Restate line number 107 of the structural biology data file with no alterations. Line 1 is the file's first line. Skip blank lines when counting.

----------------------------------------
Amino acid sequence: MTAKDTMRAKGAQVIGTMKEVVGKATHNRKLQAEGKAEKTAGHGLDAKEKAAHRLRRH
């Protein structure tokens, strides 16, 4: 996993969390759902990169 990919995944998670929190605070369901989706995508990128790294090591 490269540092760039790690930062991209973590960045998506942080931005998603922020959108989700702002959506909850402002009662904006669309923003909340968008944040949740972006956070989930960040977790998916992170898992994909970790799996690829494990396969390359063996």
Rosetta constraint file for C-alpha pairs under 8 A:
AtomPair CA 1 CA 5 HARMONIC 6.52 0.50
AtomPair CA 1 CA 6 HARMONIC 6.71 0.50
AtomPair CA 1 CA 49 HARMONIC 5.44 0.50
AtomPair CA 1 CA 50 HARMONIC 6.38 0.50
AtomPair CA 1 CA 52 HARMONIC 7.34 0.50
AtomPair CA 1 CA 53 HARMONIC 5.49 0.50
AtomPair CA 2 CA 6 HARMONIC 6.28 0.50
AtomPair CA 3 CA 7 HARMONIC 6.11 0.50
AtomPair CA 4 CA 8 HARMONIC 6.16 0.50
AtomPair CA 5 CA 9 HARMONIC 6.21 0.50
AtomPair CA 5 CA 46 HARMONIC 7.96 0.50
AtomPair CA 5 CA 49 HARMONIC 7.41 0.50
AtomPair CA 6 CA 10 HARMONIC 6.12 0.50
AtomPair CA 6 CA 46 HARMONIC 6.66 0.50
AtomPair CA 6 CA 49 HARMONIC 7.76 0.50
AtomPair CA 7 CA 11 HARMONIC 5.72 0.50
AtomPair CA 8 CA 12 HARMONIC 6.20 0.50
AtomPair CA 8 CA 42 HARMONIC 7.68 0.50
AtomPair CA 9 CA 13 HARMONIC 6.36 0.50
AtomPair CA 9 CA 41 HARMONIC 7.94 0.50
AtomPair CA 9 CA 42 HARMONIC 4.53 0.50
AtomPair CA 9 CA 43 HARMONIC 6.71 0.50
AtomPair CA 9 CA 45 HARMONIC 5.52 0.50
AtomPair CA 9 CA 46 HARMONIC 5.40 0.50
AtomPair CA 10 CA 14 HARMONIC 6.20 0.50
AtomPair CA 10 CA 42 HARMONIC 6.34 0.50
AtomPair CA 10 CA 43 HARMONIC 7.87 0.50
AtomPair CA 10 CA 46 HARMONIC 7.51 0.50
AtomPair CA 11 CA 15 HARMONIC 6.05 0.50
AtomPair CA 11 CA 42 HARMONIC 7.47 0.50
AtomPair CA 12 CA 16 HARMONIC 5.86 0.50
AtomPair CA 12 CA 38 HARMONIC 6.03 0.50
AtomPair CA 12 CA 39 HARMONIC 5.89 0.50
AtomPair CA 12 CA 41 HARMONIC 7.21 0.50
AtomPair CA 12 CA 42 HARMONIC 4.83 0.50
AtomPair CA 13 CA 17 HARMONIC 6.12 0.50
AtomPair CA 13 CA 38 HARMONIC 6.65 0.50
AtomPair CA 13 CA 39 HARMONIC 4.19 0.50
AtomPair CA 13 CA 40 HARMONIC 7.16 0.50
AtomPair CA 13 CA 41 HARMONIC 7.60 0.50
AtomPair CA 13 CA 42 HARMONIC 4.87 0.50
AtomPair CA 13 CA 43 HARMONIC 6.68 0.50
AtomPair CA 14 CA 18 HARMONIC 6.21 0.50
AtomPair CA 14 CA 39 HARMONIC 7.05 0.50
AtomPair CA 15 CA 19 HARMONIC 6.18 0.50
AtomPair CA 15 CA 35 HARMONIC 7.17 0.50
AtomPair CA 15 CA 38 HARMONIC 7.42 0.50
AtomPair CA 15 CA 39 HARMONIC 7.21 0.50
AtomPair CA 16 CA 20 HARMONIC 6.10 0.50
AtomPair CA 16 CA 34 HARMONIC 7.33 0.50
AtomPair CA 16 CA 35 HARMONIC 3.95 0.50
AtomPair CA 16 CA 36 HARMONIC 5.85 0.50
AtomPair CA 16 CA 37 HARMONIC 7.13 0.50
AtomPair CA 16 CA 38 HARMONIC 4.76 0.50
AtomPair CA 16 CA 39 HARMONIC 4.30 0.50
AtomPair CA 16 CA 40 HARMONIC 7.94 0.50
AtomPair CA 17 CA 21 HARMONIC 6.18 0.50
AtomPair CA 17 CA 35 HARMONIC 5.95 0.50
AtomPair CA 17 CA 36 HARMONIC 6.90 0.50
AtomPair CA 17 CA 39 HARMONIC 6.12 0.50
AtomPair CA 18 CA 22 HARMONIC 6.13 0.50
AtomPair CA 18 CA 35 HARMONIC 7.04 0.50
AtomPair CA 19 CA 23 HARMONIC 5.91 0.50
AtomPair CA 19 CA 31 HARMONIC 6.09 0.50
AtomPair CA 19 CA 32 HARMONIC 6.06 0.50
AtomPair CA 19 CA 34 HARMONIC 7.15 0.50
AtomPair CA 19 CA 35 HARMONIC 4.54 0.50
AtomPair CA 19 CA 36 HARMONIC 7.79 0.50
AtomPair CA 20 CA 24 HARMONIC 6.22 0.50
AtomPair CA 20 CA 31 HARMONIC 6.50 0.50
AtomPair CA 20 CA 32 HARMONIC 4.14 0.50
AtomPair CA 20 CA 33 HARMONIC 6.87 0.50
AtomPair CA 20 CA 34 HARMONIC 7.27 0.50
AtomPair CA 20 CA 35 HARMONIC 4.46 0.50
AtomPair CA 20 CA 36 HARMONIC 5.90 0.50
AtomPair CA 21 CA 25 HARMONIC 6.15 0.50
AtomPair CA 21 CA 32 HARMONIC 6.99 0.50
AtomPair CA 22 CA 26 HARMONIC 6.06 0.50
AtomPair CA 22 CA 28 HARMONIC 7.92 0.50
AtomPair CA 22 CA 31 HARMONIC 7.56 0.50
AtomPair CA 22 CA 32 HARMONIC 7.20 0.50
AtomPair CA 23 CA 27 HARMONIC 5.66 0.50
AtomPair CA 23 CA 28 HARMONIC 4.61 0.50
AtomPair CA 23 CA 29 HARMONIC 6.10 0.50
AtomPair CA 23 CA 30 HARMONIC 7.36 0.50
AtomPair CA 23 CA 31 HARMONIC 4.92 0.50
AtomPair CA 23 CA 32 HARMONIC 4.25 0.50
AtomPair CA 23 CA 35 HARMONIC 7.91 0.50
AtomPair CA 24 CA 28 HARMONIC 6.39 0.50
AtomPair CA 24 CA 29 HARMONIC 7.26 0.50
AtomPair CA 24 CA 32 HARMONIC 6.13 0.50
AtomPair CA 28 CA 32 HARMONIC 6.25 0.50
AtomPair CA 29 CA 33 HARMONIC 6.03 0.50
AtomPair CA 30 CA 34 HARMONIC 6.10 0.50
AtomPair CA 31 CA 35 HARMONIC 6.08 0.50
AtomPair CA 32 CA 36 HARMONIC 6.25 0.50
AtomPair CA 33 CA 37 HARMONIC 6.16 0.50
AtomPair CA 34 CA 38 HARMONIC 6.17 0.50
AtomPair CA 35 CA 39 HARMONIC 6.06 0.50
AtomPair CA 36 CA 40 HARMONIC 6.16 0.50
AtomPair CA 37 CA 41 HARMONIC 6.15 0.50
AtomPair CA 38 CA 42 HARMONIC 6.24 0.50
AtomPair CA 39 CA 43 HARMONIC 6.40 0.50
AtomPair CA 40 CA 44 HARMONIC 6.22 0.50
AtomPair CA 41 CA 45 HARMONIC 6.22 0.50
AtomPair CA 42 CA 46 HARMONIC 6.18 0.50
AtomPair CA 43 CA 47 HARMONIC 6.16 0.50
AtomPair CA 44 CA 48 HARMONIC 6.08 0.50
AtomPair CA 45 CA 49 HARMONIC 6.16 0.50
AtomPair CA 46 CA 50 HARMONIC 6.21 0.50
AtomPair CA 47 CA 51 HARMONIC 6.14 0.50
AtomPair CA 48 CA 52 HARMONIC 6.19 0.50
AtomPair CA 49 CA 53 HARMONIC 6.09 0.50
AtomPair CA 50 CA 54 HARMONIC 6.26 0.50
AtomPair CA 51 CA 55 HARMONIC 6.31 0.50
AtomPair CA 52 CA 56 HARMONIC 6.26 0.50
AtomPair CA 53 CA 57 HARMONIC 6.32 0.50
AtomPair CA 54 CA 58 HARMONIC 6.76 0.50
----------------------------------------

AtomPair CA 40 CA 44 HARMONIC 6.22 0.50